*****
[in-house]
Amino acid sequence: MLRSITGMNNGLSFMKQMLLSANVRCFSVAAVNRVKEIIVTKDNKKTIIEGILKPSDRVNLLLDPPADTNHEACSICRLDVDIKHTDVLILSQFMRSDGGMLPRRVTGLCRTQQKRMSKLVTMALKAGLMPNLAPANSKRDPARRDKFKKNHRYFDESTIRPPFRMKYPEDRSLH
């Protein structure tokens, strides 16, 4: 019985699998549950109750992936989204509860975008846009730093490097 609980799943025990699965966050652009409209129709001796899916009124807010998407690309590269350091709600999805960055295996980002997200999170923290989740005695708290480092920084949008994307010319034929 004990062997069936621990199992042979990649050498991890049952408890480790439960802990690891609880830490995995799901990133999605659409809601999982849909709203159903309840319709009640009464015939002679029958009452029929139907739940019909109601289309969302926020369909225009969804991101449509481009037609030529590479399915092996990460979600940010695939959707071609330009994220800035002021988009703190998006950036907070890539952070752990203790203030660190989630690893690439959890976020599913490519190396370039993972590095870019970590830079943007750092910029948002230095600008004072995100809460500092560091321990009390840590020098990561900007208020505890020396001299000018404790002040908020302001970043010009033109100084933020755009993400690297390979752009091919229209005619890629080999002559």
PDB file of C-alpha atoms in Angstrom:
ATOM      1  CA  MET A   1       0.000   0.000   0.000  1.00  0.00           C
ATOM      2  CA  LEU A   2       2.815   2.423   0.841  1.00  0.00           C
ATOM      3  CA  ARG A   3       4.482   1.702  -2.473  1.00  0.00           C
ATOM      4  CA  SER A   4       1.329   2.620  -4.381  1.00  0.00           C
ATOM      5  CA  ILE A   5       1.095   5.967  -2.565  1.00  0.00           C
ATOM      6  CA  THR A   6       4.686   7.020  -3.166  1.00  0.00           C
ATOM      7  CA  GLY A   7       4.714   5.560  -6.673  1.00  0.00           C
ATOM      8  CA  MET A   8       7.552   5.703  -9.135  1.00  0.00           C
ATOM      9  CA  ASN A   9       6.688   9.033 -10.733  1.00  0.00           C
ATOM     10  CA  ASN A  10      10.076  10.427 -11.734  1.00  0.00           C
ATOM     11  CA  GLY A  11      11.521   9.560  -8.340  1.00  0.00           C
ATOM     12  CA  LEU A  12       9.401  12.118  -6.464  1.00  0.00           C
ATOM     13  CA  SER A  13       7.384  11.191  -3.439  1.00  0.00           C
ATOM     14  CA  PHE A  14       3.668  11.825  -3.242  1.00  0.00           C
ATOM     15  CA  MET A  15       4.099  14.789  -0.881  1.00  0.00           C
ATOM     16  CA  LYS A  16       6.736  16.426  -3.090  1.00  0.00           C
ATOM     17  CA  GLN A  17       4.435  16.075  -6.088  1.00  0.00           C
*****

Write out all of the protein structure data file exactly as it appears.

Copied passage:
[in-house]
Amino acid sequence: MLRSITGMNNGLSFMKQMLLSANVRCFSVAAVNRVKEIIVTKDNKKTIIEGILKPSDRVNLLLDPPADTNHEACSICRLDVDIKHTDVLILSQFMRSDGGMLPRRVTGLCRTQQKRMSKLVTMALKAGLMPNLAPANSKRDPARRDKFKKNHRYFDESTIRPPFRMKYPEDRSLH
């Protein structure tokens, strides 16, 4: 019985699998549950109750992936989204509860975008846009730093490097 609980799943025990699965966050652009409209129709001796899916009124807010998407690309590269350091709600999805960055295996980002997200999170923290989740005695708290480092920084949008994307010319034929 004990062997069936621990199992042979990649050498991890049952408890480790439960802990690891609880830490995995799901990133999605659409809601999982849909709203159903309840319709009640009464015939002679029958009452029929139907739940019909109601289309969302926020369909225009969804991101449509481009037609030529590479399915092996990460979600940010695939959707071609330009994220800035002021988009703190998006950036907070890539952070752990203790203030660190989630690893690439959890976020599913490519190396370039993972590095870019970590830079943007750092910029948002230095600008004072995100809460500092560091321990009390840590020098990561900007208020505890020396001299000018404790002040908020302001970043010009033109100084933020755009993400690297390979752009091919229209005619890629080999002559």
PDB file of C-alpha atoms in Angstrom:
ATOM      1  CA  MET A   1       0.000   0.000   0.000  1.00  0.00           C
ATOM      2  CA  LEU A   2       2.815   2.423   0.841  1.00  0.00           C
ATOM      3  CA  ARG A   3       4.482   1.702  -2.473  1.00  0.00           C
ATOM      4  CA  SER A   4       1.329   2.620  -4.381  1.00  0.00           C
ATOM      5  CA  ILE A   5       1.095   5.967  -2.565  1.00  0.00           C
ATOM      6  CA  THR A   6       4.686   7.020  -3.166  1.00  0.00           C
ATOM      7  CA  GLY A   7       4.714   5.560  -6.673  1.00  0.00           C
ATOM      8  CA  MET A   8       7.552   5.703  -9.135  1.00  0.00           C
ATOM      9  CA  ASN A   9       6.688   9.033 -10.733  1.00  0.00           C
ATOM     10  CA  ASN A  10      10.076  10.427 -11.734  1.00  0.00           C
ATOM     11  CA  GLY A  11      11.521   9.560  -8.340  1.00  0.00           C
ATOM     12  CA  LEU A  12       9.401  12.118  -6.464  1.00  0.00           C
ATOM     13  CA  SER A  13       7.384  11.191  -3.439  1.00  0.00           C
ATOM     14  CA  PHE A  14       3.668  11.825  -3.242  1.00  0.00           C
ATOM     15  CA  MET A  15       4.099  14.789  -0.881  1.00  0.00           C
ATOM     16  CA  LYS A  16       6.736  16.426  -3.090  1.00  0.00           C
ATOM     17  CA  GLN A  17       4.435  16.075  -6.088  1.00  0.00           C